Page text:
Kate Bush’s live album could only be improved by visuals, while Lomond Campbell dials up the atmosphere
Kate Bush and the K Fellowship: Before the Dawn ****
Lomond Campbell: Black River Promise ****
Roddy Hart & the Lonesome Fire: Swithering ***
Middle of Nowhere Recordings
Given that the peerless Kate Bush has only ever toured once in 40 years, she has managed a healthy couple of live releases – one box set and one EP culled from her 1979 Tour of Life and now a progtastic triple CD/quadruple vinyl recording of her high-concept 2014 Before the Dawn residency at Hammersmith Apollo which must, at least for now, serve in lieu of a mooted DVD release.
The concerts were filmed, documenting the sheer theatricality of the three-act event – and it was an event – so Bush only knows why she has elected to capture the extravaganza as a purely listening experience. What is clear is what a fine live album Before the Dawn makes. It is as precision produced as you would expect from a Kate Bush recording, but never to the detriment of the live atmosphere.
For the lucky attendees at the time and the ticketless acolytes now, there is trepidation around how Bush’s singular voice would hold up after so many years out of the live limelight. The answer, happily, is that she sounds exquisite, by turns mighty and vulnerable, ravishing and demented, mustering great, gravelly passion from the opening Lily, through Hounds of Love – with bonus barking backing singers – and the enigmatic tribal incantation of Running Up That Hill to the epic King of the Mountain. Act One also features a live rendition of Never Be Mine which was dropped from the residency at the time but is reinstated in its intended slot here.
Bush has likened her live rendering of The Ninth Wave to a radio play. For many fans, this audacious suite from side two of The Hounds of Love is the pinnacle of her craft. You can hear how she inhabits the central character on the gorgeous And Dream of Sheep, but can only imagine what is unfolding on stage during the proggy gothic weirdness of Waking the Witch.
Act Three is a soothing pastoral pop opera, comprising the Sky of Honey suite from Aerial, which traces the passing of a summer’s day from dawn to dawn. Her son Bertie gives a slightly nasal performance of Tawny Moon, a new song written to add to the narrative, while Bush bathes in the rapture of Somewhere In Between.
Heady as it sounds, this recording is only part of the story. But the straight solo piano rendition of Among Angels and the joyous, emotional and cathartic Cloudbusting which closes the show require no visual embellishment.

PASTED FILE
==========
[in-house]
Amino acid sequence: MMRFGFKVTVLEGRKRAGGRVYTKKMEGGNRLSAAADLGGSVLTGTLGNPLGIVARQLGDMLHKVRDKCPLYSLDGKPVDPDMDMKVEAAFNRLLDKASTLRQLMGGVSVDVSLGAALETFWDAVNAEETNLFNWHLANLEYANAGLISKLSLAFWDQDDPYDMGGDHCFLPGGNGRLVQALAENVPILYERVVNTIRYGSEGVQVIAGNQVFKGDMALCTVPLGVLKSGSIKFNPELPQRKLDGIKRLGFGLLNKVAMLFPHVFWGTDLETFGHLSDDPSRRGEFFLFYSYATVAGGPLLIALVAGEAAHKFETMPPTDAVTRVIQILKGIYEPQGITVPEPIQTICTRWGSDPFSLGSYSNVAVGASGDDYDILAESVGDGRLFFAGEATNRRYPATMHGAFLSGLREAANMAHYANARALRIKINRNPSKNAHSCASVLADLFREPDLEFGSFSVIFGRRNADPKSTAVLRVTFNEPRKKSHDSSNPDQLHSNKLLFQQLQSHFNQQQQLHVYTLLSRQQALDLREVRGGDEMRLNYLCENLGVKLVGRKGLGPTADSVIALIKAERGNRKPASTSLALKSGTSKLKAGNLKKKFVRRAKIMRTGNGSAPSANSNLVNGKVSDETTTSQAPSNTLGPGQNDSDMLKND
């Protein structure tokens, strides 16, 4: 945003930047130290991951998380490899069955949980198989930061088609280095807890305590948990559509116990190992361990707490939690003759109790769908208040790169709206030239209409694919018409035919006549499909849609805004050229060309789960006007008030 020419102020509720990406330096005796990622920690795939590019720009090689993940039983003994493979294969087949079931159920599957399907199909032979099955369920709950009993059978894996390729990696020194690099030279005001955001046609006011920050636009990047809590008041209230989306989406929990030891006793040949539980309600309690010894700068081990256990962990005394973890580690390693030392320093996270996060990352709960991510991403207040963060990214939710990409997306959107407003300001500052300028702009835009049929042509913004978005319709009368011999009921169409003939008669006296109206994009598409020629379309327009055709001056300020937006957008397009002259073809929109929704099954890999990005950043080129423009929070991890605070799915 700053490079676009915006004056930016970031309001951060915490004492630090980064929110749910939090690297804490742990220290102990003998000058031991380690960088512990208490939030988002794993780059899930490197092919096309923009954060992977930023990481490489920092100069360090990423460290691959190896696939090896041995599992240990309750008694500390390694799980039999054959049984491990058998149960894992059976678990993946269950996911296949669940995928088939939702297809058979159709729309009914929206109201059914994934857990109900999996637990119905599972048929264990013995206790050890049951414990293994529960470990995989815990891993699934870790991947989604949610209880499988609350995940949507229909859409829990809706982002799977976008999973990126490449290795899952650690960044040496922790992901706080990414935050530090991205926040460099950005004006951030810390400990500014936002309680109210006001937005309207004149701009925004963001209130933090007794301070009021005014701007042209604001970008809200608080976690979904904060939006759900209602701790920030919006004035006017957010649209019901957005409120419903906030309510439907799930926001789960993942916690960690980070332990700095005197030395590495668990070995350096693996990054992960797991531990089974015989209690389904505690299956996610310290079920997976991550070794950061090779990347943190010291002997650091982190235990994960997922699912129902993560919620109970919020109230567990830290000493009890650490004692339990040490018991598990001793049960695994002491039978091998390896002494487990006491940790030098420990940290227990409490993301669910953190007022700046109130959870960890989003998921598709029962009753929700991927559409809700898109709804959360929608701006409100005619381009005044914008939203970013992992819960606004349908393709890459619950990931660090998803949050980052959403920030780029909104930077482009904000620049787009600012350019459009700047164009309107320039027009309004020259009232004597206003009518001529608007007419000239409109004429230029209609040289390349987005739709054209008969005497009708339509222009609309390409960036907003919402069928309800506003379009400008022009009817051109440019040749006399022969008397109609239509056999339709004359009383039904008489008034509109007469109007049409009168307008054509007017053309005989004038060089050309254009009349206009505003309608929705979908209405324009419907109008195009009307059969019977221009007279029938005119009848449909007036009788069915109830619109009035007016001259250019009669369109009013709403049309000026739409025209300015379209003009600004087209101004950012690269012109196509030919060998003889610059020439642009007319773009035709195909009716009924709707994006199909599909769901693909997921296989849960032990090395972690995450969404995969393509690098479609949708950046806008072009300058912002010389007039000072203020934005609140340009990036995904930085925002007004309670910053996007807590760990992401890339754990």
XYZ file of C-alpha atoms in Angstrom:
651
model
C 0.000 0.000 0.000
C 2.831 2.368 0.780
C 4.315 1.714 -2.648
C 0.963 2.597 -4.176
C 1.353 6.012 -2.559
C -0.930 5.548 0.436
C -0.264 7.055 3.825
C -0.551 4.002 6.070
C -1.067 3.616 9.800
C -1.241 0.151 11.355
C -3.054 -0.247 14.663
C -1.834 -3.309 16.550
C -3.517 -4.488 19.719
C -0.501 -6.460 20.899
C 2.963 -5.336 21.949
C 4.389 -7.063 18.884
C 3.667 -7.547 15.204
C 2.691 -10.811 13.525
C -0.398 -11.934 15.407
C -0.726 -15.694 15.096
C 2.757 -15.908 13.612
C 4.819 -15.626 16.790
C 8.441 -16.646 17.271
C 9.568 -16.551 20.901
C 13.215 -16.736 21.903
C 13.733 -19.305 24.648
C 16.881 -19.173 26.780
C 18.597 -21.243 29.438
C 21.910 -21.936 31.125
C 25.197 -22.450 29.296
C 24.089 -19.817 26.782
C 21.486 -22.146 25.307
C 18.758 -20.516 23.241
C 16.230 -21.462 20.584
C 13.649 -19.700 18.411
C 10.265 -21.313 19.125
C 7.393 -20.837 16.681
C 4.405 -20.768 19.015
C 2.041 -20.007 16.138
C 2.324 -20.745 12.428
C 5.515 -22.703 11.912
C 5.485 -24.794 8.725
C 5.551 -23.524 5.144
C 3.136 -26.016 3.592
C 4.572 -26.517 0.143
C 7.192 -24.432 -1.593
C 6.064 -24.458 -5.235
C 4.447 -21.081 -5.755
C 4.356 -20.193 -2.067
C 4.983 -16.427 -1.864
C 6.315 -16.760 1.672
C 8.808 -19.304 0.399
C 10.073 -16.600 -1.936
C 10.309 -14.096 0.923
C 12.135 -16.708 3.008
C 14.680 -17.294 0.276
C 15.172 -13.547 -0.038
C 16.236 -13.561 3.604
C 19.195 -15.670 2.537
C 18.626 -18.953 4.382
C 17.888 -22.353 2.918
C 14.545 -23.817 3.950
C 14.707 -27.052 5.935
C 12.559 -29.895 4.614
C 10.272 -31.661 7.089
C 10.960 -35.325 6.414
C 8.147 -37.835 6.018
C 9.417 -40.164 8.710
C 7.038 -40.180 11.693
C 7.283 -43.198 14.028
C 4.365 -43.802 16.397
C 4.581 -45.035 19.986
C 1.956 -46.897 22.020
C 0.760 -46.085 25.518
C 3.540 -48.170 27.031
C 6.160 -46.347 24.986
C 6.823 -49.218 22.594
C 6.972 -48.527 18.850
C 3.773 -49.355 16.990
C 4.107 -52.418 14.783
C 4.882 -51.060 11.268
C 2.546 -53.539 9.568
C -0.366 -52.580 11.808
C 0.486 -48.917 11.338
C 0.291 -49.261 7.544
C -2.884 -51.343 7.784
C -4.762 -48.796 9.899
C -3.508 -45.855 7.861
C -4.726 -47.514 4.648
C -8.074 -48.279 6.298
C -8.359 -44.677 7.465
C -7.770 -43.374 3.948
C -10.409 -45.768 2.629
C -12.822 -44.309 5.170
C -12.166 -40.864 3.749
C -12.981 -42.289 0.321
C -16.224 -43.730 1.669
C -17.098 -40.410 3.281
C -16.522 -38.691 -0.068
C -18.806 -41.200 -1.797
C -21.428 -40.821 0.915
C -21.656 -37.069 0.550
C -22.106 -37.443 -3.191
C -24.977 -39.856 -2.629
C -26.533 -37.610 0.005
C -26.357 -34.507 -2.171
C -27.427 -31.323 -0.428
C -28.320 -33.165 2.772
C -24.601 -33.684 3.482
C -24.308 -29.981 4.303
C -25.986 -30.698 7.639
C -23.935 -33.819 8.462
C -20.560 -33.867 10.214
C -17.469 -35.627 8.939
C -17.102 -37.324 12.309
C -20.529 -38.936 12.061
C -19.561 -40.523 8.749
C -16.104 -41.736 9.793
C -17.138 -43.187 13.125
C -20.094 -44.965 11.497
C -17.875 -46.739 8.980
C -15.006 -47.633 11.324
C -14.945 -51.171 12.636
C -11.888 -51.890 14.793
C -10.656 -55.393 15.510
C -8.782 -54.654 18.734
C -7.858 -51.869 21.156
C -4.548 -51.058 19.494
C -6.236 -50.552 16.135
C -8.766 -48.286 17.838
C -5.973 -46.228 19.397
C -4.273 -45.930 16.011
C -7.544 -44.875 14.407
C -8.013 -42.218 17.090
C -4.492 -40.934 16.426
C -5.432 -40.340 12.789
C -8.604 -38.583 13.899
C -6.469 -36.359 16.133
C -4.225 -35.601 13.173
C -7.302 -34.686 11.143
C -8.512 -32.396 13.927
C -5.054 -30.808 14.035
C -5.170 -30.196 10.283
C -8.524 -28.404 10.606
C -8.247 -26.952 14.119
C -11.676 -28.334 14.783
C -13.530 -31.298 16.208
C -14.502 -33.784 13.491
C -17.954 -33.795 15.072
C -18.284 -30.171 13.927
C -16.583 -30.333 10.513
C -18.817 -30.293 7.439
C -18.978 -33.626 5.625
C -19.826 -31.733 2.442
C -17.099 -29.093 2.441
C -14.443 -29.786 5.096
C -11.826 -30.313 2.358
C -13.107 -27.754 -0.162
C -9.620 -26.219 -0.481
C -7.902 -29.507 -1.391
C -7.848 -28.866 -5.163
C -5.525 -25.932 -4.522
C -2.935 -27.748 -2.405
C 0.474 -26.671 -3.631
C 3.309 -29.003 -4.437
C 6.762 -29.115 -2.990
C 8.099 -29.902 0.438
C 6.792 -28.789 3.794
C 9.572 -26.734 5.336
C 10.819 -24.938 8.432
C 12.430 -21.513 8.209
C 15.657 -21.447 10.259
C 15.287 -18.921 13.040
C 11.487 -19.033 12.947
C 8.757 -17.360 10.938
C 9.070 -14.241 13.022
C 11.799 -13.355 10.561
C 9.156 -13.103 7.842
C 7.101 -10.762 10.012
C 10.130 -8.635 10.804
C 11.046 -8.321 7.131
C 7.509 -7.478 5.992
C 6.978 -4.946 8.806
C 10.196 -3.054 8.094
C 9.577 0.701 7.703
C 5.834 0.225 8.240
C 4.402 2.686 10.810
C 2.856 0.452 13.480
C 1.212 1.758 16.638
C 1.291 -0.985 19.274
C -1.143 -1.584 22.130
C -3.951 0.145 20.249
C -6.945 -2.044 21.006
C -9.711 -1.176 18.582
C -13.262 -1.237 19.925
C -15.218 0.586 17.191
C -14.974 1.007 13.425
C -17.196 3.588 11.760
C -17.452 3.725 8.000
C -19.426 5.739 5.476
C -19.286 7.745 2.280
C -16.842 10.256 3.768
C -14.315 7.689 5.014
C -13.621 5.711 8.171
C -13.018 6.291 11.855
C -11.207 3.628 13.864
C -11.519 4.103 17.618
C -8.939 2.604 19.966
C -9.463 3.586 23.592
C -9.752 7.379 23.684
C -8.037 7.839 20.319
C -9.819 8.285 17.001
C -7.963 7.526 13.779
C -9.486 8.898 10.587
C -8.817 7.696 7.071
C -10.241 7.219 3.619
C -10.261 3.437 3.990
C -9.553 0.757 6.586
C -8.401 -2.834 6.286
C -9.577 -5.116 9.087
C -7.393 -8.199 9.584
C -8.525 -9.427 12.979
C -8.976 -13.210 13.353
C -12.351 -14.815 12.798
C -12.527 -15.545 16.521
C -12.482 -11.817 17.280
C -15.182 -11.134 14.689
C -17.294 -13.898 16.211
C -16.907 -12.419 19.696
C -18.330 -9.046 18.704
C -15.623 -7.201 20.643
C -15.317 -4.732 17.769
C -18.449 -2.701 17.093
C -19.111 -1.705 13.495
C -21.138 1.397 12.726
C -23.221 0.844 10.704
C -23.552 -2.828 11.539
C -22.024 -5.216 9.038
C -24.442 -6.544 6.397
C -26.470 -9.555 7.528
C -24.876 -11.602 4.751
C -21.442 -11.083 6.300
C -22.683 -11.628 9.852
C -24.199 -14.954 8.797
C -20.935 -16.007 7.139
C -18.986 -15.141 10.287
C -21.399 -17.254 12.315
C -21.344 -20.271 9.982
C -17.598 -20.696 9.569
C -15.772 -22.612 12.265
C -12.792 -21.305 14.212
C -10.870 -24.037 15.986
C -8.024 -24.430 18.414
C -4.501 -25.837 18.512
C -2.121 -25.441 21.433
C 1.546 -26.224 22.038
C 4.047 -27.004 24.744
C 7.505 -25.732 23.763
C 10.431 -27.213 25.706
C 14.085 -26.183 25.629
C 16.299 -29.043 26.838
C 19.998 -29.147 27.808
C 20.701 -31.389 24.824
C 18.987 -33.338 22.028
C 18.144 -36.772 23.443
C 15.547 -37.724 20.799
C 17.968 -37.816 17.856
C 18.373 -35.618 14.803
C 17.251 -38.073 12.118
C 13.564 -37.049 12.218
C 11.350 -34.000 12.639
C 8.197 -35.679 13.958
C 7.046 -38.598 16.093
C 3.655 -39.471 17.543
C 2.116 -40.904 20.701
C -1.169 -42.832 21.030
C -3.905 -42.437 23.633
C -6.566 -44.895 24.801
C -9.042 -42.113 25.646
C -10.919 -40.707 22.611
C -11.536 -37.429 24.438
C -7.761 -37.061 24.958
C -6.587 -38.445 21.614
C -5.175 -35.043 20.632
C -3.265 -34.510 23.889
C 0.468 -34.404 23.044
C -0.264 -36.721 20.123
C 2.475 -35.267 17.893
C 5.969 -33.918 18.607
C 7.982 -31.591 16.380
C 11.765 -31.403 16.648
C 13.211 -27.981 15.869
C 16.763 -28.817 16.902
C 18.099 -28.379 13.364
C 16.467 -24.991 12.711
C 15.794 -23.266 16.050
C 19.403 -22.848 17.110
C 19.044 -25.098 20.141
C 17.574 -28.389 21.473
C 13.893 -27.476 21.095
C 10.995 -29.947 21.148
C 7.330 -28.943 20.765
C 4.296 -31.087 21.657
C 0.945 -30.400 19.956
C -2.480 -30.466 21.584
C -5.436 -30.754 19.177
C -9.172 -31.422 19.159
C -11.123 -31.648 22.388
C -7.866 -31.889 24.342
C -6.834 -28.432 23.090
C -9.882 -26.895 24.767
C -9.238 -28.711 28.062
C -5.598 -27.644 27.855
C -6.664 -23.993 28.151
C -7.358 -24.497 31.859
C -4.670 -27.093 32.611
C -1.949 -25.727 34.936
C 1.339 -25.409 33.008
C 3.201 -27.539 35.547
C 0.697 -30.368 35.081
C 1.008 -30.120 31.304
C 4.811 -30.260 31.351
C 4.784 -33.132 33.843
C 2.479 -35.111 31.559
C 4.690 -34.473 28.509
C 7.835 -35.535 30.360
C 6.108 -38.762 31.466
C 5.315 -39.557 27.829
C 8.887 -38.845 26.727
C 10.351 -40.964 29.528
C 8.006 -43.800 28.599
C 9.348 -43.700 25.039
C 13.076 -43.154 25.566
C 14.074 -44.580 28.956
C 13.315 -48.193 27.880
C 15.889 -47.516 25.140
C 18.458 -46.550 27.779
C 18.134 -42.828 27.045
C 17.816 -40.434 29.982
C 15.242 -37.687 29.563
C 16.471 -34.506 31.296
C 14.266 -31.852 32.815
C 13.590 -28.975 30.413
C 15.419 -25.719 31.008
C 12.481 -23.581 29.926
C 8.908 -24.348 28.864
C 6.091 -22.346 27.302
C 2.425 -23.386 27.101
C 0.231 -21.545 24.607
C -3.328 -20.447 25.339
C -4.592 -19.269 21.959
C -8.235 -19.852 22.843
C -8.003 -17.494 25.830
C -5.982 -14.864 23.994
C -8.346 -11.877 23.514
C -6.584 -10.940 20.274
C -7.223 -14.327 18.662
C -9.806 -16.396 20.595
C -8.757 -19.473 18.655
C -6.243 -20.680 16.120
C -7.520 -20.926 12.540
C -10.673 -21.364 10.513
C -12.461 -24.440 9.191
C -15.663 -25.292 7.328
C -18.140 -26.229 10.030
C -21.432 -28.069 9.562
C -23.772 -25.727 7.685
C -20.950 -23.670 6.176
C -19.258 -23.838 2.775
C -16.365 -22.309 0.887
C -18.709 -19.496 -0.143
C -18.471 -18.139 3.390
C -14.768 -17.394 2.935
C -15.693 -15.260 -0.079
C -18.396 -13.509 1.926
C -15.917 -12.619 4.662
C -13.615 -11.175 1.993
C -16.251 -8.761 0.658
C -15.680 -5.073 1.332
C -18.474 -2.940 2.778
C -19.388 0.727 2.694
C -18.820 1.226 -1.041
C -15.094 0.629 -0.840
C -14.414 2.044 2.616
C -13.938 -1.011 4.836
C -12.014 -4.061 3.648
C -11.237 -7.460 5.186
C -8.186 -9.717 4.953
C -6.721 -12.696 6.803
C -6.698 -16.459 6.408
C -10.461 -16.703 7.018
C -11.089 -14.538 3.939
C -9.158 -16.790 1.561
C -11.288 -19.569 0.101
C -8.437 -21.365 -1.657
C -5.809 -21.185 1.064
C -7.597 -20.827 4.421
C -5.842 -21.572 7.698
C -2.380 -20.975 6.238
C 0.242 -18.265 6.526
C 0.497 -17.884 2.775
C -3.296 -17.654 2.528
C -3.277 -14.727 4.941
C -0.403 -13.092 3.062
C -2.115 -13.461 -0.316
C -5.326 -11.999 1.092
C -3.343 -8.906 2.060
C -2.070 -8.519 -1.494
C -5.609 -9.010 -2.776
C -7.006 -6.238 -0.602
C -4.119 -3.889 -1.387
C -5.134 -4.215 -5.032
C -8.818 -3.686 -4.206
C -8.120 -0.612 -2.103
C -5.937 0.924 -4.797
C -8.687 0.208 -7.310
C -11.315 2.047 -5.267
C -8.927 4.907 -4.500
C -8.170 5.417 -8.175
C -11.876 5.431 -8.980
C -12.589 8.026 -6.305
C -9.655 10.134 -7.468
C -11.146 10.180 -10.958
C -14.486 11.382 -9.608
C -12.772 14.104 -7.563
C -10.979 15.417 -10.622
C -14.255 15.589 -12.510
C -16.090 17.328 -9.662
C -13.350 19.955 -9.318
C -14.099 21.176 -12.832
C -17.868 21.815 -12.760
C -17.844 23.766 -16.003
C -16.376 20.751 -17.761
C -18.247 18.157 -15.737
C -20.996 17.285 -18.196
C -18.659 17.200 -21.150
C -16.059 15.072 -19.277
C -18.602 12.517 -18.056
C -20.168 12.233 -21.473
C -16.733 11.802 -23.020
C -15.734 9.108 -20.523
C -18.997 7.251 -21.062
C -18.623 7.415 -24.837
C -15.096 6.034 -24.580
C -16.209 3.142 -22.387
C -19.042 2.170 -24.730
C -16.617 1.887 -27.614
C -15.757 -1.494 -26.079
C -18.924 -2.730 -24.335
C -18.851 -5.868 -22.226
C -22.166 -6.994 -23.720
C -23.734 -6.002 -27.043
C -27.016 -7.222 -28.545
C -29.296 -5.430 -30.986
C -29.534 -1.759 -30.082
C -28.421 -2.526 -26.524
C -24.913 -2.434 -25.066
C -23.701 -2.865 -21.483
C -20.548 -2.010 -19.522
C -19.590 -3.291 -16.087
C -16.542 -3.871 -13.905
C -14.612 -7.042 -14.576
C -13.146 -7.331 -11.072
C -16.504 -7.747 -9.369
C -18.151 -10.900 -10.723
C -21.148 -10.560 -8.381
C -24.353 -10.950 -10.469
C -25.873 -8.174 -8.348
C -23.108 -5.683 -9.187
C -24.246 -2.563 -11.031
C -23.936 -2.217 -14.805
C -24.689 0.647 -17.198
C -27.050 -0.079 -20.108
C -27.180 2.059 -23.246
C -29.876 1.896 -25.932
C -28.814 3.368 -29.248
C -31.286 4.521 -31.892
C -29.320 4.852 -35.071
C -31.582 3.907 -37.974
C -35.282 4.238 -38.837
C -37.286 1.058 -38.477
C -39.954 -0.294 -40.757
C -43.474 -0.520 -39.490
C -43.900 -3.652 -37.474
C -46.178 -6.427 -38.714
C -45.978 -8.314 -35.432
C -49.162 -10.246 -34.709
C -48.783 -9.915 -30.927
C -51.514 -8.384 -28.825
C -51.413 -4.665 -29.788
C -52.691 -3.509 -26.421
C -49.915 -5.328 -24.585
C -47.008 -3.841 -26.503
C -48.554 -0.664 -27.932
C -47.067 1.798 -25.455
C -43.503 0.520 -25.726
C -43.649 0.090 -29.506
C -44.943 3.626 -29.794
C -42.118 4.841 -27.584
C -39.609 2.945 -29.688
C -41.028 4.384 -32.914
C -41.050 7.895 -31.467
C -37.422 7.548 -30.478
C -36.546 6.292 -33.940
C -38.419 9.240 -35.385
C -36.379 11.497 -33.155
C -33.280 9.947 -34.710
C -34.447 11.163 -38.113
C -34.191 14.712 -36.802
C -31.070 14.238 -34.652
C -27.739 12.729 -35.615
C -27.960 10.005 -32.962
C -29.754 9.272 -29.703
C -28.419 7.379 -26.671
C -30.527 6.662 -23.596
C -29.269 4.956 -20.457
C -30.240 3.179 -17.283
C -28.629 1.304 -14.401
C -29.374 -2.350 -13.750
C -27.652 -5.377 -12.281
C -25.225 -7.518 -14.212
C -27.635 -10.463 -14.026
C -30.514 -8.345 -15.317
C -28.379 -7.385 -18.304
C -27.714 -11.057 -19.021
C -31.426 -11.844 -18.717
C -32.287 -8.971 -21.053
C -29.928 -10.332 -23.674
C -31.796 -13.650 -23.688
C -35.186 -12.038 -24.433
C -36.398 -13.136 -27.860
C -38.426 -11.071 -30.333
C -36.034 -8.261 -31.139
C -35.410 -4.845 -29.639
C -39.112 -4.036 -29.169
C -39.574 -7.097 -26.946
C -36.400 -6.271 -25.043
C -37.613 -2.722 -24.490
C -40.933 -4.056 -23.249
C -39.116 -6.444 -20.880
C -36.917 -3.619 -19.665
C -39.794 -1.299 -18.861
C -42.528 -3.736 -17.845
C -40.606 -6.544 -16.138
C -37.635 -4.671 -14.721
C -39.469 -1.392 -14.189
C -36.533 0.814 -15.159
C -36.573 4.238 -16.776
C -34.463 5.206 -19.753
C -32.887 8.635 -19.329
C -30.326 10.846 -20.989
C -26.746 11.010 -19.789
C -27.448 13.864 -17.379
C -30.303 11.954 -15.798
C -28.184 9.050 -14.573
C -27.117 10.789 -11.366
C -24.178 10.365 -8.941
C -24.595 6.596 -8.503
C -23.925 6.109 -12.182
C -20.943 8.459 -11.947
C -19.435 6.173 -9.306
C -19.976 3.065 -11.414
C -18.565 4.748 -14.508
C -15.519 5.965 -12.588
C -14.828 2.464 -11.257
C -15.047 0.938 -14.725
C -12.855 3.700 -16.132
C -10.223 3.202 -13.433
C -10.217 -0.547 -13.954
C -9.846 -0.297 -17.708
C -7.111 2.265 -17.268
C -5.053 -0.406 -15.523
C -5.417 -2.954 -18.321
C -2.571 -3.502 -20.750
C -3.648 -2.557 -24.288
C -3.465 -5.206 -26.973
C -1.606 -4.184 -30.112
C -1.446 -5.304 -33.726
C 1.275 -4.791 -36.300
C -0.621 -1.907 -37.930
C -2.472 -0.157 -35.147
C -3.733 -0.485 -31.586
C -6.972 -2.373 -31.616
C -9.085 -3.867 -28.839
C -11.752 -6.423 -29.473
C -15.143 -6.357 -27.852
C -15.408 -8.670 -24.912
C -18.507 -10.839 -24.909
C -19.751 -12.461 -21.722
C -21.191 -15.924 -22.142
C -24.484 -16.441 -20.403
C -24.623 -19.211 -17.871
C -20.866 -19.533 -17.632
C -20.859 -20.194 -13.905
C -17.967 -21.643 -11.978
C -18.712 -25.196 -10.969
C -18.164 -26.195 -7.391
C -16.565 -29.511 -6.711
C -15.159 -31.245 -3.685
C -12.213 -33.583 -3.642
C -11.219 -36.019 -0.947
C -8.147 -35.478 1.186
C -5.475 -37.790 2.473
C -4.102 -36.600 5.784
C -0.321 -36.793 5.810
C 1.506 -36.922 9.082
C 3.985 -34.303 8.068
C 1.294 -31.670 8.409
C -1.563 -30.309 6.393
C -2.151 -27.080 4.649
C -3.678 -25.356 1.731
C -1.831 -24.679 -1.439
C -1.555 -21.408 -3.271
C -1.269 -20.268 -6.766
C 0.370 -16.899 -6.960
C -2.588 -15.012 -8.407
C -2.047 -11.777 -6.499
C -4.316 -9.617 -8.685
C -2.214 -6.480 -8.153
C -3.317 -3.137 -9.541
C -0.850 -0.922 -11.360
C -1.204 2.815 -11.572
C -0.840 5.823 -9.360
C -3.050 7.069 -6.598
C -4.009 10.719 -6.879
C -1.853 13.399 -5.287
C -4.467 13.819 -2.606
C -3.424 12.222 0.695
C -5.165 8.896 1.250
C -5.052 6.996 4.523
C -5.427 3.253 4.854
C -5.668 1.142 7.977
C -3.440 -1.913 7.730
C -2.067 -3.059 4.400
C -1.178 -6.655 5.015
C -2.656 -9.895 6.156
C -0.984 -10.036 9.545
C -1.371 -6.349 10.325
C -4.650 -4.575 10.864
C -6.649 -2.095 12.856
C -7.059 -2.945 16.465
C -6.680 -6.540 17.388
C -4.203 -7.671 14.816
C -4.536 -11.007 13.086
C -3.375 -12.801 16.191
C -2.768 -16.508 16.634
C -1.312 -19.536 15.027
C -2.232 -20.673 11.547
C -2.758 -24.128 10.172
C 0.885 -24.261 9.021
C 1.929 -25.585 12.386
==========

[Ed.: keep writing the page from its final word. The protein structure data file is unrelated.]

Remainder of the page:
Lomond Campbell, aka Ziggy Campbell of Edinburgh art poppers FOUND, has long demonstrated a facility for producing atmospheric music, first using analogue synthesizers and now sumptuous, romantic strings, arranged by Pete Harvey, recorded by a ten-piece ensemble in a castle and threaded through Black River Promise like a noble, mournful chorus behind Campbell’s yearning voice.
The rest of this beguiling album was recorded in Campbell’s Highland hideaway and often recalls the graceful symphonic folk of Tims Hardin and Buckley.
Roddy Hart is not a sonic stylist on Campbell’s level but Swithering is still a handsome-sounding collection with commercial aspirations which
is carried off by the Lonesome Fire with greater grace and flair than many far better-known chart bands, betraying shades of U2 in their early pomp and The Killers in their attempts to emulate the masters of arena pop.
Hart has an ear for a nagging melodic hook, but the brooding indie Americana of I Thought I Could Change Your Mind is the best song here by some stretch.
EST Symphony ****
Hardly a symphony but inarguably a suitably glorious tribute to the bold music of the late Esbjörn Svensson, whose trio, EST, captivated cross-genre audiences. Defunct since pianist Svensson’s death in a diving accident, the trio’s music is splendidly celebrated as its bassist Dan Berglund and drummer Magnus Öström join other Scandinavian jazzers along with the Royal Stockholm Symphony Orchestra under conductor Hans Ek.
Berglund and Öström fly the EST flag with spirit, and guests pianist Iiro Rantala, saxophonist Marius Neset and trumpeter Verneri Pohjola are suitably empathetic, as in the alternating exuberance and meditation of the Wonderland Suite, joined by the melancholy whine of Johan Lindström’s steel guitar, plus a succinct but exhilarating drum break from Öström. Berglund’s bass is resplendently melancholy in Serenade for the Renegade, while Dodge the Dodo preserves the heady drive of the original.
Tchaikovsky: String Quartets No 1 & No 3 ****
Tolstoy apparently burst into tears – for the right reasons – when he first heard the Andante of Tchaikovsky’s First Quartet. Its material springs from a deliciously sultry Ukrainian melody, and the Heath Quartet address it with subdued affection in this endearing recording – the first in a new partnership with Harmonia Mundi – of the First and Third Tchaikovsky Quartets.
There are many other similarly heart-rending moments in these fresh, warm performances, such as the sombre yearning that opens the later work, and the imploring melody of its pensive Andante. But joyous moments also abound. The Scherzo of the First Quartet is buoyant, with rhythms as light as air. The Heaths unleash a healthy exuberance in its Finale, and again in the Third’s puckish Allegretto. They sign off the later quartet with a radiant topping of optimism underpinned by bristling rhythmic energy.